When President Obama criticized Citizens United two years ago in his State of the Union address, at least three justices came back at him with pitchforks and shovels. In the end, most court watchers scored it a draw. But when a comedian with a huge national platform started ridiculing the court last summer, the stakes changed completely. This is no pointy-headed deconstruction unspooling on the legal blogs. Colbert has spent the past few months making every part of Justice Anthony Kennedy’s majority opinion in Citizen United look utterly ridiculous. And the court, which has no access to cameras (by its own choosing), no press arm, and no discernible comedic powers, has had to stand by and take it on the chin.
It all started when Colbert announced that, as permitted by Citizens United, he planned to form a super PAC (“Making a better tomorrow, tomorrow”). As he explained to his viewers, his hope was that “Colbert Nation could have a voice, in the form of my voice, shouted through a megaphone made of cash … the American dream. And that dream is simple. That anyone, no matter who they are, if they are determined, if they are willing to work hard enough, someday they could grow up to create a legal entity which could then receive unlimited corporate funds, which could be used to influence our elections.”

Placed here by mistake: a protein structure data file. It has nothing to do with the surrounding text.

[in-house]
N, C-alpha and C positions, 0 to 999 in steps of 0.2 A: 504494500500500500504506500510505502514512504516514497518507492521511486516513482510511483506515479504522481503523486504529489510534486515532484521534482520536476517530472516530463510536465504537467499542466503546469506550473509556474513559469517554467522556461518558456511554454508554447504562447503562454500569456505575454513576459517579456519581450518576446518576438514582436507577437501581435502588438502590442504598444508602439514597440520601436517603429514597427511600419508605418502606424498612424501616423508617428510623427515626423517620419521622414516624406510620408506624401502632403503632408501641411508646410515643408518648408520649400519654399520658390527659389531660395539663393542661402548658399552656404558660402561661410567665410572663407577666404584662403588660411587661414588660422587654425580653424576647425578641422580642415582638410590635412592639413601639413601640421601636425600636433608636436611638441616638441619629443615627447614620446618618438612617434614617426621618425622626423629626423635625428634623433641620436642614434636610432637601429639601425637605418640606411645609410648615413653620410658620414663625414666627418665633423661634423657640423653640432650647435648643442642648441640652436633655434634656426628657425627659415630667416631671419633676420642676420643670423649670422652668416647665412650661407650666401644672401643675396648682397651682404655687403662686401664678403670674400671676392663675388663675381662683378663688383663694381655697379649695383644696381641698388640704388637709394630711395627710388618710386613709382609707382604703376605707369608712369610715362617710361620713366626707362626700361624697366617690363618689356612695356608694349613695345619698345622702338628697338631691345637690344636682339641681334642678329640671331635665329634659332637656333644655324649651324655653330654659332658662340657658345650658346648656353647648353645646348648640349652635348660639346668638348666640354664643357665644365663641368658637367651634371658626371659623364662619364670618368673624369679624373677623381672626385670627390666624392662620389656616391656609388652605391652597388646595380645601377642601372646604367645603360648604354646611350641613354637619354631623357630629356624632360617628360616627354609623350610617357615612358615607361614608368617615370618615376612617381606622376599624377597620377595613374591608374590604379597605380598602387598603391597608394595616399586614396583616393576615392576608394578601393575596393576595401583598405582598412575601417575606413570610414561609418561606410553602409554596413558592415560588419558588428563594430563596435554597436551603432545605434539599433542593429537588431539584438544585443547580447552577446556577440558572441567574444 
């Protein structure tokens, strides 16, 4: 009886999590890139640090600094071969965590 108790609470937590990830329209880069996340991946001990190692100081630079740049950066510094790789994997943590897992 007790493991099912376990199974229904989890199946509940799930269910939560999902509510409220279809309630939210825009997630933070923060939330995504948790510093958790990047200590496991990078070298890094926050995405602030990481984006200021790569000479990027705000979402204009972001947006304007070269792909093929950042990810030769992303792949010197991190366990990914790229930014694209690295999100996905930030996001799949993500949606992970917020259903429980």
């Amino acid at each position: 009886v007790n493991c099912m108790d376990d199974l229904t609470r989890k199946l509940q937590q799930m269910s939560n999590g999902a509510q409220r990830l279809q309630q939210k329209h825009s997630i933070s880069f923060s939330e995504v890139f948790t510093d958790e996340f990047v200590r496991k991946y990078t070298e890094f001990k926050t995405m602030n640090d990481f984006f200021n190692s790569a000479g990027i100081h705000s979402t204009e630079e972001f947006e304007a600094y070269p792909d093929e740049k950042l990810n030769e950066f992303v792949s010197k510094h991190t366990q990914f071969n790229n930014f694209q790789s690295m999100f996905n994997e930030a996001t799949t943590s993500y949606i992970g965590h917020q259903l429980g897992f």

Then last June, like a winking, eyebrow-wagging Mr. Smith, Colbert went to Washington and testified before the FEC, which granted him permission to launch his super PAC (over the objections of his parent company Viacom) and accept unlimited contributions from his fans so he might sway elections. (He tweeted before his FEC appearance that PAC stands for “Plastic And/Or Cash.”) In recent weeks, Colbert has run several truly insane attack ads (including one accusing Mitt Romney of being a serial killer). Then, with perfect comedic pitch, Colbert handed off control of his super PAC to Jon Stewart (lampooning the FEC rules about coordination between “independent PACS” and candidates with a one-page legal document and a Vulcan mind meld). Colbert then managed to throw his support to non-candidate Herman Cain in the South Carolina primary, placing higher on the ballot than Rick Perry, Jon Huntsman, and Michele Bachmann.
The line between entertainment and the court blurred even further late last month when Colbert had former Justice John Paul Stevens on his show to discuss his dissent in Citizens United. When a 91-year-old former justice is patiently explaining to a comedian that corporations are not people, it’s clear that everything about the majority opinion has been reduced to a punch line.